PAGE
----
Interview with a cult expert

I recently had the opportunity to sit down with Reverend Jabneel Crouch, fictional author of the book HOW TO BECOME A CULT LEADER IN 50 EASY STEPS. Reading the instructional guide was a life-altering event for one of my main characters in BEAR, and I thought it would be interesting to delve into the mind of the author of such a powerful and trans-formative piece of literature.

Reverend Crouch agreed to meet for a few minutes in the Interfaith Meditation Room of the Wilkes-Barre/Scranton International Airport terminal, in Northeast Pennsylvania.

CA: Do you have a cult following?

RJC: I’ve sold over thirty copies of my book.

CA: Where are you originally from?

RJC: Why is that important? Is this going to be a fluff piece?

CA: Okay, well, have you ever been arrested?

RJC: I was born in Kalispell, Montana.

CA: Oh, really, I have friends near Kalispell.

RJC: Fascinating. Perhaps I should be interviewing you about your life on Facebook.

CA: Okay, so what inspired you to write 50 EASY STEPS?

RJC: Do you have any cigarettes?

CA: I’m sorry, no, and this is a non-smoking building.

RJC: I got the idea while eating pudding. Vanilla pudding.

CA: Right, you wrote that Step Forty-one was to always have plenty of vanilla pudding.

RJC: Much of life is about comfort foods. Vanilla pudding is easy to make and a joy to share with people dealing with difficult times.

CA: Is that why you’ve been holding a grilled cheese sandwich?

RJC: What are you talking about?

CA: Okay, well, is there any particular step more important than the others?

RJC: Besides vanilla pudding?

CA: Yes.

RJC: If I had to choose, I’d say number eighteen and number forty-seven. To always act as if you know exactly what you’re doing is incredibly important.

CA: You mean to show confidence?

RJC: Yes, exactly. And when things go wrong, be swift in assigning blame.

CA: With all due respect, that seems a bit of a cop out.

RJC: I don’t appreciate your hostile tone.

CA: I’m sorry, I didn’t mean to offend you.

RJC: How many copies has your book sold? Let’s move on to some real questions, if you have them.

CA: Your book jacket mentions a guarantee that anyone following each step will become a cult leader. Of the thirty people who’ve purchased your book, isn’t it true that none have gained any sort of cult following? Isn’t it also true that you’ve just made a few bucks off people already down on their luck?

RJC: Billy Wayne Hooduk has over a hundred followers! He leads a flock from a traveling circus that’s holed up down near the Jersey shore. I guess you missed that in all your research, Geraldo.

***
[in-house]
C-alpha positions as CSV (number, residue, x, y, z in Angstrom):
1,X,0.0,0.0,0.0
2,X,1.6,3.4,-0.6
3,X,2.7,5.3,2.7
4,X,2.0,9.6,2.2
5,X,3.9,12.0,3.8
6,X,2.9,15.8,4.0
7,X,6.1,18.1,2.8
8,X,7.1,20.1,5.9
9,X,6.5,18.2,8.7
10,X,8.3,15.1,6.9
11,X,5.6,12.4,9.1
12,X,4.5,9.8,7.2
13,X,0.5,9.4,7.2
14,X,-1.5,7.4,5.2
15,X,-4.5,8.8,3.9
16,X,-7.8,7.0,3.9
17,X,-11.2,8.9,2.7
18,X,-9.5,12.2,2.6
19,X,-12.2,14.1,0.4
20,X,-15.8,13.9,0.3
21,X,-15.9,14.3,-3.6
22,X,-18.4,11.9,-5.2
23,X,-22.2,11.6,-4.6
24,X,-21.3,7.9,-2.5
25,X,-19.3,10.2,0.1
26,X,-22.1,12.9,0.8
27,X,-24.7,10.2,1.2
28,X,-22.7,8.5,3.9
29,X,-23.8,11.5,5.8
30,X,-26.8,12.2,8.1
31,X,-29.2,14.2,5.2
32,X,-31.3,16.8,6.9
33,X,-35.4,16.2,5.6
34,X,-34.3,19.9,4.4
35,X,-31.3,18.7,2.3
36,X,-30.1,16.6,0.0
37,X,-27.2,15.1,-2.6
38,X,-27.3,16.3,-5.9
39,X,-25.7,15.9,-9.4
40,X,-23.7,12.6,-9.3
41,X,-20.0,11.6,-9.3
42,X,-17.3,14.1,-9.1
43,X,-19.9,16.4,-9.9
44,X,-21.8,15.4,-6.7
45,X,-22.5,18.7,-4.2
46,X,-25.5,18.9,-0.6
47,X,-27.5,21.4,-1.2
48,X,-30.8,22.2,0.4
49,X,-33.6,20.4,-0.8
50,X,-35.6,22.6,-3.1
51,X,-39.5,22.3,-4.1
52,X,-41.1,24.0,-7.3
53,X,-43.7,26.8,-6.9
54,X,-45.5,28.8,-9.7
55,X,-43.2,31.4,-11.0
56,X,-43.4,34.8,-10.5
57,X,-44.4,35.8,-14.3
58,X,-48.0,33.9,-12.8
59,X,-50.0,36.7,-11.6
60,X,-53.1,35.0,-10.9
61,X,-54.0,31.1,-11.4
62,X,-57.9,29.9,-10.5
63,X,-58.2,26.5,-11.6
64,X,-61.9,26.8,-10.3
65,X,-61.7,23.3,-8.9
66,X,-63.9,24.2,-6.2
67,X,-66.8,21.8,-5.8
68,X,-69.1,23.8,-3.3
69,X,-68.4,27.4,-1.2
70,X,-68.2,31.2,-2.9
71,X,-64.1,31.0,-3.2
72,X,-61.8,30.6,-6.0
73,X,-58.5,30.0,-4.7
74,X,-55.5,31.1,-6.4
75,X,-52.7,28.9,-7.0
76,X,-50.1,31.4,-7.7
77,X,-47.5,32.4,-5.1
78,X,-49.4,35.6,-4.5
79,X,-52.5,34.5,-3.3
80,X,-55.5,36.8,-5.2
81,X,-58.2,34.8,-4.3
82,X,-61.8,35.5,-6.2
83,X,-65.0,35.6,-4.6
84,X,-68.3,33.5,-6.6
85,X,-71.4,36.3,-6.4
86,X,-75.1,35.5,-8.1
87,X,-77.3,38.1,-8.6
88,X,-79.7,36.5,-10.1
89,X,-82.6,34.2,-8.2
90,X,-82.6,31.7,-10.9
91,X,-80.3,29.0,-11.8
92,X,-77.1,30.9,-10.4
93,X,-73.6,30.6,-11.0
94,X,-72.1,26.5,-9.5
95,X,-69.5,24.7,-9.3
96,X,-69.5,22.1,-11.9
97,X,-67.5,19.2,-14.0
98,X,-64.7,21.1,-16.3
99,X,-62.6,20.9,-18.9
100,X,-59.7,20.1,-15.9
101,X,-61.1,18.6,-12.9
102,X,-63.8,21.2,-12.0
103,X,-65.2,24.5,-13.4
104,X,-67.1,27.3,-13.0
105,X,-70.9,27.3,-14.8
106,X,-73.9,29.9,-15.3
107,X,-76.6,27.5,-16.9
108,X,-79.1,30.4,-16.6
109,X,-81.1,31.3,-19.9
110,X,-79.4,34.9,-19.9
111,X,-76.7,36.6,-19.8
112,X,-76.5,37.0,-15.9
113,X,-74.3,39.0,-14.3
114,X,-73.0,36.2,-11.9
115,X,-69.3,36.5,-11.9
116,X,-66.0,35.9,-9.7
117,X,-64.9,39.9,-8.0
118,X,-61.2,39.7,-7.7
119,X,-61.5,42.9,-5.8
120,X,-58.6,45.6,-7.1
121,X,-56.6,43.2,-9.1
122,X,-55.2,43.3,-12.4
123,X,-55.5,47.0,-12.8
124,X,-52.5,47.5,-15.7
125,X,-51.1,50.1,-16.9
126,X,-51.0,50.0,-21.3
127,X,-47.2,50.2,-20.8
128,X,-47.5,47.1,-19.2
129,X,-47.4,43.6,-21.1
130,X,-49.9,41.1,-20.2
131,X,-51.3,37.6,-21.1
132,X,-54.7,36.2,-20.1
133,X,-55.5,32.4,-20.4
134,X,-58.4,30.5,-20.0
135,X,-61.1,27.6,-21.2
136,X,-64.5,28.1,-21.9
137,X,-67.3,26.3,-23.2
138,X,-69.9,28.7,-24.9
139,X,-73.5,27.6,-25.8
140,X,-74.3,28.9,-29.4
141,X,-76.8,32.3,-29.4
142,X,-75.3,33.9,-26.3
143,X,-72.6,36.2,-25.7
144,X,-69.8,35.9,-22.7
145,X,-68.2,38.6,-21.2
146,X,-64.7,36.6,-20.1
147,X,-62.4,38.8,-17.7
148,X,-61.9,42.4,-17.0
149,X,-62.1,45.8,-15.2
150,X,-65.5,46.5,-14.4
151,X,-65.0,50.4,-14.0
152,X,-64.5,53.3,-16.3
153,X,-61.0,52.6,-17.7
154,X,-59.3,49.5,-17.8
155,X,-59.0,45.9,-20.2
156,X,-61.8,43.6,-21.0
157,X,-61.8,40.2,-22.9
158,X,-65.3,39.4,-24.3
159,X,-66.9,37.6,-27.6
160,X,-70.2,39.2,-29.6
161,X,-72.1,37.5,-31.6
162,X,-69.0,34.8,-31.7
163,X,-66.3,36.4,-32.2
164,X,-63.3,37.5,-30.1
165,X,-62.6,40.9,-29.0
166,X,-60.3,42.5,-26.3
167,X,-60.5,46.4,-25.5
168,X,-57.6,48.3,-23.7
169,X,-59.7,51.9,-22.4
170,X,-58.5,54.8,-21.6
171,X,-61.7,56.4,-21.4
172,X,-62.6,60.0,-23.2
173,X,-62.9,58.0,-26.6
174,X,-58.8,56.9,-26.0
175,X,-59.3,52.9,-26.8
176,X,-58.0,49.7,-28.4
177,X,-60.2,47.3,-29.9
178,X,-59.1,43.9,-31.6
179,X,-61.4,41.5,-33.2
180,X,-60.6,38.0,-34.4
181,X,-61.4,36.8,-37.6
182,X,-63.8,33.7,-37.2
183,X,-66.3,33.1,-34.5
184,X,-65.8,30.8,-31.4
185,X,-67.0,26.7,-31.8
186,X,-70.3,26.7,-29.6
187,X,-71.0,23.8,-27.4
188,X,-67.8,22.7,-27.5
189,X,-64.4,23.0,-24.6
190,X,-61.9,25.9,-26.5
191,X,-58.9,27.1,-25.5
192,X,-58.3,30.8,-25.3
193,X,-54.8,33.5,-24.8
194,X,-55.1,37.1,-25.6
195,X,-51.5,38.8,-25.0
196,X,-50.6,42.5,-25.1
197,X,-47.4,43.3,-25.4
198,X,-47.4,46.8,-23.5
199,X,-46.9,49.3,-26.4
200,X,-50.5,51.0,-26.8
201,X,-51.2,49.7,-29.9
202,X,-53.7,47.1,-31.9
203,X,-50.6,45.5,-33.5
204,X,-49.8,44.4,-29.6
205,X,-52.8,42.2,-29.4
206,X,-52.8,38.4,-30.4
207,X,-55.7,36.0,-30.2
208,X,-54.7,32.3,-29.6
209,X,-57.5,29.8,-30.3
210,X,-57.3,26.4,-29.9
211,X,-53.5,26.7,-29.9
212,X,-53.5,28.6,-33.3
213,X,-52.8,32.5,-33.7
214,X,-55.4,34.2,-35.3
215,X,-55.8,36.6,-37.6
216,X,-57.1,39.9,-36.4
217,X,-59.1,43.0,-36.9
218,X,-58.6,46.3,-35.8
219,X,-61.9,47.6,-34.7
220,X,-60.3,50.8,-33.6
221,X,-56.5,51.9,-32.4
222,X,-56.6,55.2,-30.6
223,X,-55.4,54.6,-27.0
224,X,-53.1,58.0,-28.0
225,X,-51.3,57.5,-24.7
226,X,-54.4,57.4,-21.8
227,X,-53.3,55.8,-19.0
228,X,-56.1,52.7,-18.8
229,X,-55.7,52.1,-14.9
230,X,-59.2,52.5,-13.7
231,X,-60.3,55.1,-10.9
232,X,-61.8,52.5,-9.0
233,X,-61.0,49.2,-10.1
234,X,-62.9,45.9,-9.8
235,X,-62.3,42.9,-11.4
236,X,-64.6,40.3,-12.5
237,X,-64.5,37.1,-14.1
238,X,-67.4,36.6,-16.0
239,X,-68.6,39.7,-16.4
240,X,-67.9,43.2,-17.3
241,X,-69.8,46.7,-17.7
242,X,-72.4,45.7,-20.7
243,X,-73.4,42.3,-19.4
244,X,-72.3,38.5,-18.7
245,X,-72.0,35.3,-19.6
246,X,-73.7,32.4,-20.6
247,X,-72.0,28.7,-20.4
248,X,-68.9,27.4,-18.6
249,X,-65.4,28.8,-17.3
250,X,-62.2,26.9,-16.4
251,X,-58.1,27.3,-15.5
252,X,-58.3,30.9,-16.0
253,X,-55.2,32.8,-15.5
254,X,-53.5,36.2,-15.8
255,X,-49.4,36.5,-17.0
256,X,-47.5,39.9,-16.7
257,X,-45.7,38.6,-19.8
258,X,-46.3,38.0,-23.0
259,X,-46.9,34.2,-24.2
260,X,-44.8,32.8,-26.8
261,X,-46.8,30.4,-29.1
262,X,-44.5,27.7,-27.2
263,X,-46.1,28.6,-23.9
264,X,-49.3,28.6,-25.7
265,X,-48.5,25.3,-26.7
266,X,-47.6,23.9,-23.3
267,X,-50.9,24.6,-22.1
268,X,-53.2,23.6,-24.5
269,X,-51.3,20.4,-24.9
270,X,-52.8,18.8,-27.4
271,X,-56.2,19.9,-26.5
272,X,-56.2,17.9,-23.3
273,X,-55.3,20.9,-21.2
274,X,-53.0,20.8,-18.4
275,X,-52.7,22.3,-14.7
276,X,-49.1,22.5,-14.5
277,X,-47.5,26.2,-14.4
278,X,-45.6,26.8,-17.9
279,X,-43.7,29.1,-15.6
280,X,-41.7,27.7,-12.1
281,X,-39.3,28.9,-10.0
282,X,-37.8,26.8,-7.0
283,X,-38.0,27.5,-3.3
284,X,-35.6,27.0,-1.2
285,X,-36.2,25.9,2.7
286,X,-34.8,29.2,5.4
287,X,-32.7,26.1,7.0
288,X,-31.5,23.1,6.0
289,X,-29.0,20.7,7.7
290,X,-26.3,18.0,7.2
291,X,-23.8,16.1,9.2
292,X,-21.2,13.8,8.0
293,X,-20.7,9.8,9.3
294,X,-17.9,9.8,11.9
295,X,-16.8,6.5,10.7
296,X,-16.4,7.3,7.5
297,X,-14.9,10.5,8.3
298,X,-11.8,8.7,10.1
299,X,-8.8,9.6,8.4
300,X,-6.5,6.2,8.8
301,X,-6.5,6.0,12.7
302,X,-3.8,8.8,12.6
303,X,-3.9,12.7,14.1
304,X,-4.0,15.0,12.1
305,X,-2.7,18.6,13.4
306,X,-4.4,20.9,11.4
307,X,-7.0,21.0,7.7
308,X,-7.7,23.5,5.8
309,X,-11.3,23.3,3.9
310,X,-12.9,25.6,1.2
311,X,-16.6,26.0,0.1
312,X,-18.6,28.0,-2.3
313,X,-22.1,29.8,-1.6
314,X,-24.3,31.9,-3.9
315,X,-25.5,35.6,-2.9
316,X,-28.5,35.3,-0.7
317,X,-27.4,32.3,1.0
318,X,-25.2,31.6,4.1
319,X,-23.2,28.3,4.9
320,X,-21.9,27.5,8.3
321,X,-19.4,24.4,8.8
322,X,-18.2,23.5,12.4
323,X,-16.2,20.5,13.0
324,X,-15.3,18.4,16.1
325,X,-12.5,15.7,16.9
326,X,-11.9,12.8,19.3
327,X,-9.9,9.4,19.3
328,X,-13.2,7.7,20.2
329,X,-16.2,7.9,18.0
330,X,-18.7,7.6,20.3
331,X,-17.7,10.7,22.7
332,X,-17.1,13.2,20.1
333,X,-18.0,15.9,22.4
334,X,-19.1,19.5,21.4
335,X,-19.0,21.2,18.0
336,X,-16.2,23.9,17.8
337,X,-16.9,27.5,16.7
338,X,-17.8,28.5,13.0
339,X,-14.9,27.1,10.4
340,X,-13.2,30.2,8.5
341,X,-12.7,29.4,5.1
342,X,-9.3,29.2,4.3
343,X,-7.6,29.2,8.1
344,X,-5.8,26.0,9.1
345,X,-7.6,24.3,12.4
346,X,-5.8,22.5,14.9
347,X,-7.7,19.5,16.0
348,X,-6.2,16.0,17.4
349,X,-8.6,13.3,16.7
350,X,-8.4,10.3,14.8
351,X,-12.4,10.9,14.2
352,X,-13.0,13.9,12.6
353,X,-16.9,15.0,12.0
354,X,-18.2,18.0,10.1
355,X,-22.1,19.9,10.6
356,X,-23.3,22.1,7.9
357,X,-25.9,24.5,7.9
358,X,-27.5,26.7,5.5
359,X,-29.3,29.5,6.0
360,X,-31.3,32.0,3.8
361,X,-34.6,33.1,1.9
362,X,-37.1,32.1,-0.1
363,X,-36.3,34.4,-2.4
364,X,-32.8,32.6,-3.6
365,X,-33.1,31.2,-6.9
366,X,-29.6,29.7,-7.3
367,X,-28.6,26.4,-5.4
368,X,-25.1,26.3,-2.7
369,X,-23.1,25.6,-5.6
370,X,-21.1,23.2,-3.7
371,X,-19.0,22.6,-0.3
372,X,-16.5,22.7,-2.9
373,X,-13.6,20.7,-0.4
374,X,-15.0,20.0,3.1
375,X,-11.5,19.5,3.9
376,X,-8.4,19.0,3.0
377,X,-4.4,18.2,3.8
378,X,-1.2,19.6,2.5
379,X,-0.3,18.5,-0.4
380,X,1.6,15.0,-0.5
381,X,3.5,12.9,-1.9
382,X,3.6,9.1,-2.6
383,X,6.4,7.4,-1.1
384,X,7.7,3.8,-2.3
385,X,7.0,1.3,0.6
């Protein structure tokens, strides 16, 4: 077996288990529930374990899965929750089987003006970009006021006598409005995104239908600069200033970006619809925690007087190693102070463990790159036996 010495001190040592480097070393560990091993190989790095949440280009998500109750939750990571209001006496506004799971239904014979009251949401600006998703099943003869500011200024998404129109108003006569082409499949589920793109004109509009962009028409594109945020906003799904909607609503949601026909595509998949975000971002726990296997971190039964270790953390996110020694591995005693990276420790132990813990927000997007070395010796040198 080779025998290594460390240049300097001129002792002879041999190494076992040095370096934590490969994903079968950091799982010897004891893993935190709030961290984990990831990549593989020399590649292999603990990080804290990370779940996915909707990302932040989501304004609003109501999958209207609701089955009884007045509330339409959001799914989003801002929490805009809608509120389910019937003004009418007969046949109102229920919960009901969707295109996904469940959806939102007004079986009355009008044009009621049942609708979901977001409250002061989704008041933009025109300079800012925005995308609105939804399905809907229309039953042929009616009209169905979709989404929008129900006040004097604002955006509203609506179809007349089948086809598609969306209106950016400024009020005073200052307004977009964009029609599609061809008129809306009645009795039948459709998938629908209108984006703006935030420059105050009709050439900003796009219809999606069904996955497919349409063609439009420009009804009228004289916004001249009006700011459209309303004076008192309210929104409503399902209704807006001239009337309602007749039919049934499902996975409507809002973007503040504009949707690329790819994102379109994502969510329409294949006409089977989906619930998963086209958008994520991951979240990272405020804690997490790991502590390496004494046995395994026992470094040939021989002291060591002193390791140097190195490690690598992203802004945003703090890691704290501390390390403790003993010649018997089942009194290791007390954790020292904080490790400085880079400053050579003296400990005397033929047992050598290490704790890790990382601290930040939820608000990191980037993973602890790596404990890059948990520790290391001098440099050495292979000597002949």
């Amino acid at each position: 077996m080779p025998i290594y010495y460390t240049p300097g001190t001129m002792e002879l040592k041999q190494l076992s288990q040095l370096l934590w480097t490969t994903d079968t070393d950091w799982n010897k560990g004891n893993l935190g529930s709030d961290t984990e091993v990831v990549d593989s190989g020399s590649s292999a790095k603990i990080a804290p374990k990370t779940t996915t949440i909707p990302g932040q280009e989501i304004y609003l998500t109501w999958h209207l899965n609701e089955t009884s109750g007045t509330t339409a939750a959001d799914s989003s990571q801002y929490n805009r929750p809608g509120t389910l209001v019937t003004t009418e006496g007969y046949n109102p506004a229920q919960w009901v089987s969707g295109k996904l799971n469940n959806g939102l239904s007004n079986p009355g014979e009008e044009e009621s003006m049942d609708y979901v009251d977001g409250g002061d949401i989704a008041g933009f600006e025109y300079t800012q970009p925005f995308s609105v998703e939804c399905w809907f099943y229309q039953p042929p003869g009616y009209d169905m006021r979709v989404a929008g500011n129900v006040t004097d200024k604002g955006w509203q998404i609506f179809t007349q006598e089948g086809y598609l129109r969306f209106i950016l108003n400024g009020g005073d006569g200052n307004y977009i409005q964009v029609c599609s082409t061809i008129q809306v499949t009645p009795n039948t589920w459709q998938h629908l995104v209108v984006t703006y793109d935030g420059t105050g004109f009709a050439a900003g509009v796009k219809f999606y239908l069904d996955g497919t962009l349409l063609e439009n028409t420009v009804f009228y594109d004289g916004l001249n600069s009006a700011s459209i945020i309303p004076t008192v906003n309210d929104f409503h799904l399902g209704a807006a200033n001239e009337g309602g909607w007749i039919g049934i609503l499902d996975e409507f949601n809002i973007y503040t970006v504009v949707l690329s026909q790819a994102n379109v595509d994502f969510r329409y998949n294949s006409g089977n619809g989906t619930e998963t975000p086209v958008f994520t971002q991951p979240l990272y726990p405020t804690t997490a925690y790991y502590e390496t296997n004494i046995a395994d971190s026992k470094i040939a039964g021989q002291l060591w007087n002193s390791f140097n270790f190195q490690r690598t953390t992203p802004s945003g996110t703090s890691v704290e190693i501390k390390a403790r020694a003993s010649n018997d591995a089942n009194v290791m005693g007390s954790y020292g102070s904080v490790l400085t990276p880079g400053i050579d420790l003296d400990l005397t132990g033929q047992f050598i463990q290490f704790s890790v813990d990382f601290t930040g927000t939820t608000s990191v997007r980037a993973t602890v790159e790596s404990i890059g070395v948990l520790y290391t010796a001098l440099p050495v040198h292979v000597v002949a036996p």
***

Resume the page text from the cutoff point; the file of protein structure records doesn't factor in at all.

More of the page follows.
CA: Billy Wayne is a character in my book, Reverend.

RJC: It sounds like a terrible story. No wonder it hasn’t sold any copies.

The interview ended at this point. Reverend Crouch produced a previously stubbed out cigarette butt from his coat pocket and lit it with a wooden match he struck along the back of the meditation pew. I last saw him strolling out toward the tarmac blowing smoke rings and eating the grilled cheese sandwich.

About colealpaugh

Cole Alpaugh began his newspaper career in the early 1980's at a daily paper on Maryland's Eastern Shore, where he covered everything from bake sales to KKK meetings. He moved on to a paper in Massachusetts to specialize in feature essays, where his stories on a Hispanic youth gang and the life of a Golden Gloves boxer won national awards. His most recent newspaper job was at a large daily in Central New Jersey, where he was given the freedom to pursue more "true life" essays, including award winning pieces on a traveling rodeo, and an in-depth story on an emergency room doctor. The doctor's story ended when the physician brought back to life an elderly woman who'd once been his children's babysitter. The essay was nominated by Gannett News Service for a 1991 Pulitzer Prize. Cole also did work for two Manhattan-based news agencies, covering conflicts in Haiti, Panama, Nicaragua, El Salvador, and guerrilla raids conducted out of the refugee camps along the Thai/Cambodia boarder. His work has appeared in dozens of magazines, as well as most newspapers in America. Cole is currently a freelance photographer and writer living in Northeast Pennsylvania, where he spends his afternoons watching his daughter hit fuzzy yellow balls and ski through slalom gates. You can find him online at
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